Does the valuation of your company’s stock reflect ALL of its risk?

Whether a business valuation is done for purposes of transferring ownership internally from one employee to another, or for meeting the regulatory requirements of sponsoring an employee stock ownership plan, the risk associated with such an investment is a critical element in determining its value.

So, what is risk?  Oftentimes, an appraiser will look at risk from a business operating point of view.  When valuing a closely held firm operating in the A/E industry, we look for risk in areas such as key personnel, customer concentrations, markets served, and geographic concentrations – just to name a few.  Aside from these, another area of risk to which we’ve been paying much closer attention lately is stock redemption obligation risk. This risk is often accounted for in the discount for lack of marketability.

If your firm receives an annual valuation of its common shares from an accredited business appraiser, then you will be familiar with the discount for lack of marketability.  This is the discount rate that is applied to the underlying security being valued to account for its illiquidity.  In a closely held company, the transfer of shares is often restricted by the terms of a shareholders’ agreement. Often, shareholders in such firms may only sell their stock under certain circumstances and only to certain buyers– typically other employees and/ or the company.  The discount that is applied to account for this illiquidity is determined by many factors, but the most common factors that are considered include; company characteristics such as size, performance, and operating risk; restrictive transfer provisions; dividend payments; rights to sell shares back to the company (“put rights”); information access and reliability; and attractiveness of the industry or company to investors. But because of recent trends in the industry, these factors alone may no longer fully account for illiquidity.

Since the recession, many A/E and environmental consulting firms have postponed their ownership transition plans because their values have fallen, and retiring shareholders have been unwilling to sell at a depressed value. The resulting delay in transitioning ownership has increased the shareholder repurchase obligation risk at many firms because there are more people closer to retirement today than there were in 2008.  Most shareholder agreements stipulate that either the company or its remaining shareholders will repurchase the shares of retiring shareholders. Either way, the company must make available adequate cash flow to fund these obligations.  Competing for this cash flow is the need to reinvest in working capital and fixed assets as the firm grows.  The potential strain on cash flow has the potential to impair the liquidity of the company’s stock, and must be carefully examined by the appraiser and management alike.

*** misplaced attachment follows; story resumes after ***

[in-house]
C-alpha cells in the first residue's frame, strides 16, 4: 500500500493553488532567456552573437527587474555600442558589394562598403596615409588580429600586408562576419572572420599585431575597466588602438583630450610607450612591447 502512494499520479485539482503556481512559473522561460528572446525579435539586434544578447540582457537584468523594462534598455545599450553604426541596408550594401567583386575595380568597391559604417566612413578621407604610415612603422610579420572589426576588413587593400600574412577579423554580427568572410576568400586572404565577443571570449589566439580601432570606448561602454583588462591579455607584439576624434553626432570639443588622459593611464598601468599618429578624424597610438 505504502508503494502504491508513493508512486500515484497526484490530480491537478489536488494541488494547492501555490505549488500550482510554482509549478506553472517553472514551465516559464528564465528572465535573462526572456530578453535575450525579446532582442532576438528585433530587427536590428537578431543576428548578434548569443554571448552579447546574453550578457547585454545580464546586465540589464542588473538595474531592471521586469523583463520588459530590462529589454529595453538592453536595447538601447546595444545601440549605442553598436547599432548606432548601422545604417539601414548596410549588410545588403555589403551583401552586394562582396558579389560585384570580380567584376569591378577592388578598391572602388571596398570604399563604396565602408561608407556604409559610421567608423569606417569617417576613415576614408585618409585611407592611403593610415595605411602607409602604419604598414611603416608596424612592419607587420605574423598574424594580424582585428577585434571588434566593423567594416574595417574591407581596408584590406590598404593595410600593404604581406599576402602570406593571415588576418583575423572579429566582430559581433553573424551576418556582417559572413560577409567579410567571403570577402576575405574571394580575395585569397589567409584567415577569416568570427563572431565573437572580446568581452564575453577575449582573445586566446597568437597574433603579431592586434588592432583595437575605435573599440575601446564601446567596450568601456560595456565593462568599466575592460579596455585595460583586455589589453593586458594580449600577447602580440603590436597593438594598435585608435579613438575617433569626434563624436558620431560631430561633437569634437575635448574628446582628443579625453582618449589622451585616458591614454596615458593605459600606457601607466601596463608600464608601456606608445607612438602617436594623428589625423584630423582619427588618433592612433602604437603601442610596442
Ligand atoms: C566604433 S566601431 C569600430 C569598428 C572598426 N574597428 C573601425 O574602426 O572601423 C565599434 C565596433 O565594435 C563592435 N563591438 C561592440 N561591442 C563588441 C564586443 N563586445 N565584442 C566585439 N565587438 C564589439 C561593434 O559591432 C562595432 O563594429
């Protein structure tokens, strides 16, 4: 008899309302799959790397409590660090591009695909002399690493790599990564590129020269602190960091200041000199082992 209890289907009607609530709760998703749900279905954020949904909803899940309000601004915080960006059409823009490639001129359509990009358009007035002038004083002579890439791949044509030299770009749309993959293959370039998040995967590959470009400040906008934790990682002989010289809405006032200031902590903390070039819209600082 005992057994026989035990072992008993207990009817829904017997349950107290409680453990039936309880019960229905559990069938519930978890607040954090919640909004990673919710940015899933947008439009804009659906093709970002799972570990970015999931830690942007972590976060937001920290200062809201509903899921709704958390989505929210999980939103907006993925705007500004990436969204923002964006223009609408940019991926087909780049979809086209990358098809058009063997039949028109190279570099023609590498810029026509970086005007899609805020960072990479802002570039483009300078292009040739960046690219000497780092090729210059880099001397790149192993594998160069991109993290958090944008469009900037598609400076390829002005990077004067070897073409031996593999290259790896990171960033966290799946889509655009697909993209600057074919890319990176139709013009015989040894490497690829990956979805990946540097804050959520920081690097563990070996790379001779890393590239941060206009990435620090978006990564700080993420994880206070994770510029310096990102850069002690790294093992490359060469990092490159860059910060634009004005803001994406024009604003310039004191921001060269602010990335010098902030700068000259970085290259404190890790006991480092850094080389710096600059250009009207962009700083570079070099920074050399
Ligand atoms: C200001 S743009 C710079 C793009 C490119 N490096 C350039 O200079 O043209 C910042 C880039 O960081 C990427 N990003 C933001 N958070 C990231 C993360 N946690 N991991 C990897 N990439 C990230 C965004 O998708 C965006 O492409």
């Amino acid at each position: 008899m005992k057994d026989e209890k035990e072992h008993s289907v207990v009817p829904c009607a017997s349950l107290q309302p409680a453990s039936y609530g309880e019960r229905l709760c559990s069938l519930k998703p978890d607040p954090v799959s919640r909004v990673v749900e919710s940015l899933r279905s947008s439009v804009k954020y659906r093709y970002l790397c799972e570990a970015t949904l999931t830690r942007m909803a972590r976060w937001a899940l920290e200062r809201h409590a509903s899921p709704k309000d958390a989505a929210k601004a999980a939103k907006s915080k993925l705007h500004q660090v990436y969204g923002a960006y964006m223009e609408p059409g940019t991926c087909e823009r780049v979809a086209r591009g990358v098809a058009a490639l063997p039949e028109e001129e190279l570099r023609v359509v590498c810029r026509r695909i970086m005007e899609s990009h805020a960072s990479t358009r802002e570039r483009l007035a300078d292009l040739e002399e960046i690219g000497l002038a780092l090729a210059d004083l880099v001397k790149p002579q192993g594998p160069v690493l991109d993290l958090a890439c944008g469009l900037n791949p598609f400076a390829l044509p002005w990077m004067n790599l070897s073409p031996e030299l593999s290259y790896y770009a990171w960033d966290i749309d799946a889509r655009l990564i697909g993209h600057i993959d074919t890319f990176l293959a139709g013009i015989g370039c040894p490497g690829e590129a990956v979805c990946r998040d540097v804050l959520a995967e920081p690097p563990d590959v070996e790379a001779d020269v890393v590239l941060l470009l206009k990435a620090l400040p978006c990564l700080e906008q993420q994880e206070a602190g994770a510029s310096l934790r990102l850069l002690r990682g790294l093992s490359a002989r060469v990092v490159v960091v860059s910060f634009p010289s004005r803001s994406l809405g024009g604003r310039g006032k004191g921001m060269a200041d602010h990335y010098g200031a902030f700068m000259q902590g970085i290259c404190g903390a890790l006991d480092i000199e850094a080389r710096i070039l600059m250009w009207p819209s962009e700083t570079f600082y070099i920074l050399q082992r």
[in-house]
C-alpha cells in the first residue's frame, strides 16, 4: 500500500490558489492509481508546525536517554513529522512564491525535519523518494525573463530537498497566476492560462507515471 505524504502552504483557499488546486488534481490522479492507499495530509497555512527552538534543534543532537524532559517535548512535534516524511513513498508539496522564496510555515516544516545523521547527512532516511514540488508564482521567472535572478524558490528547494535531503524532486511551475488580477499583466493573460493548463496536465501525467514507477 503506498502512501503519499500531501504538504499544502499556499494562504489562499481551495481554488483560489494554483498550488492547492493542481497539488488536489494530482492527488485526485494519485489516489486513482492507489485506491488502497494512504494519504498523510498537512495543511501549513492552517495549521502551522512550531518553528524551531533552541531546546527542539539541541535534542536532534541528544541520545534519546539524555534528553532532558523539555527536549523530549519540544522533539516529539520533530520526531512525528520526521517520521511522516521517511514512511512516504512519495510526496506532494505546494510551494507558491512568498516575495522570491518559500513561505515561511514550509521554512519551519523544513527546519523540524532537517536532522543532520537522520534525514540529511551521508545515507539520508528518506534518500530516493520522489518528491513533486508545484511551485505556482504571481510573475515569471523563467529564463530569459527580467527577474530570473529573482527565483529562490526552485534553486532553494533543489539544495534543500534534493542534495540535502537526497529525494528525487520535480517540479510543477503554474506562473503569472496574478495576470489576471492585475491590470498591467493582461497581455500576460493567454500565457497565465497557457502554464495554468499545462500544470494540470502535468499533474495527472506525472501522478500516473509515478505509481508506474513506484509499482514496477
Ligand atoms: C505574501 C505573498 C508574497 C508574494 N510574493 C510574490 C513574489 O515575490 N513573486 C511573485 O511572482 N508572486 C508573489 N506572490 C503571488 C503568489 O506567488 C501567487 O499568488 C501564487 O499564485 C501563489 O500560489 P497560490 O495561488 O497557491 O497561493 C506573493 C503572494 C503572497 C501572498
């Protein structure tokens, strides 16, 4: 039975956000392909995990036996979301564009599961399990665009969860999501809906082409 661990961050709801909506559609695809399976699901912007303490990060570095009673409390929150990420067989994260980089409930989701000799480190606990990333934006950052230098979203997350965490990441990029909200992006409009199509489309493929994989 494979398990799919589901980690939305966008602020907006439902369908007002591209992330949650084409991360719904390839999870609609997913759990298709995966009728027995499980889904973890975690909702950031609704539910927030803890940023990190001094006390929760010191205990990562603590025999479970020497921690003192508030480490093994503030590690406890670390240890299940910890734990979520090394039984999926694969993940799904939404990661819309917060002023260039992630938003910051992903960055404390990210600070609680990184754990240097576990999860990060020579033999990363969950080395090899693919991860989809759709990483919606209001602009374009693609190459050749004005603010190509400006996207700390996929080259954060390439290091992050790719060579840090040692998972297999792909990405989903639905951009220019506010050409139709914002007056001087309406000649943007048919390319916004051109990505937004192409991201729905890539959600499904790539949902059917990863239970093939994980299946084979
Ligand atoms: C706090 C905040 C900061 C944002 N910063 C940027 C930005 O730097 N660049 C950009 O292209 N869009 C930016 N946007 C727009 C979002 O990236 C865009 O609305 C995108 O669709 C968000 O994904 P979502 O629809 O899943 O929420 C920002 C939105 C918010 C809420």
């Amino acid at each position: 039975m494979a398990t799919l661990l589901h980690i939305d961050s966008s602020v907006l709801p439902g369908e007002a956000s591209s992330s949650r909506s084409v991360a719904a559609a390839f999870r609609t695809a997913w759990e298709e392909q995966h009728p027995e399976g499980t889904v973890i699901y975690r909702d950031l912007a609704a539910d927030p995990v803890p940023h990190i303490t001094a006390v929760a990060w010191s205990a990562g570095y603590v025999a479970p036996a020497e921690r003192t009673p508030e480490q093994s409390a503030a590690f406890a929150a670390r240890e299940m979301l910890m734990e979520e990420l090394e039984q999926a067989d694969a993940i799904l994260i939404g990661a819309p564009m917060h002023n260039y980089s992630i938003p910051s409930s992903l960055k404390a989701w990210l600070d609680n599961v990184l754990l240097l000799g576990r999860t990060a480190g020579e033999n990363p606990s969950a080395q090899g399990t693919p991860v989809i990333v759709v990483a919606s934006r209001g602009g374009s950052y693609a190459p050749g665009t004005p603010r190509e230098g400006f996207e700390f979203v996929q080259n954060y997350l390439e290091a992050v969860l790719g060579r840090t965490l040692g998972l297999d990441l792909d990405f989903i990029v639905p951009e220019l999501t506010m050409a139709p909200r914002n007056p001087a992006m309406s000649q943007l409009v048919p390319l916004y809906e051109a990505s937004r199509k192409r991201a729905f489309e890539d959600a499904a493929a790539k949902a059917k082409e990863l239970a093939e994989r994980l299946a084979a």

Below are the key forces that compete for a firm’s cash flow, and therefore impact its value:

  • Working Capital – most often the biggest working capital requirements of a firm in the A/E industry is accounts receivable.  The slower you collect your A/R, the more cash you’re required to invest in your company.
  • Capital Investment – new equipment, tools, office expansion, and training and development for new employees requires cash.  Will your firm be able to adequately train and equip new employees to deliver the services that your customers demand?
  • Redemption Obligations – on average, 10,000 people a day are reaching retirement age (65) and there is a much smaller group of younger employees available to purchase the shares of retiring employees.  In order to manage their cash flow, many A/E firms will issue promissory notes to ensure that they have adequate cash flow to fund this obligation.  This approach increases financial leverage risk however, and firms should be cautious not to take on too much debt. During the recession, the biggest factor that distinguished surviving firms from failed firms was their ability to service their debt obligation with lower revenue and earnings.
  • Incentive Compensation – for many firms, incentive compensation has not returned to its former levels.  In fact, there are still many firms that have yet to reinstate their 401(k) matching programs.  Will your firm have adequate cash flow to keep your talented employees?  If too much annual cash flow is required to service the debt obligation of repurchased shares at the expense of incentive compensation, you could have difficultly retaining your key employees.
  • Return on Investment – a key factor to creating demand for ownership in a closely held company is the annual profit distribution to shareholders.  Typically, shareholders are paid “last” (i.e. after employees, vendors, debt holders, etc), but have the highest reward potential.  If your firm is unable to make meaningful profit distributions to shareholders, this could have a significant impact on share liquidity as many buyers depend on the return to help fund the cost of their investment.

Over the past two years, we have seen more firms shift their cash flow allocation to improving shareholder liquidity, but this has come at the expense of allocating cash flow to incentive compensation.  The valuation of your company must consider not only  the liquidity risk of the shares, but the risk of not being able to invest in growth because of increasing cash flow demand for shareholder repurchase obligations.  Reviewing your shareholder and employee demographics should be considered when understanding the risk of owning stock in your company.

maysemboilerIf you are interested in learning more,  we will be conducting a one-day seminar on ownership transition strategies at the San Diego Bayfront Hilton on Thursday, May 15th.  Come join Steve Gido and me as we present options that address your ownership transition challenges while managing your valuation risk.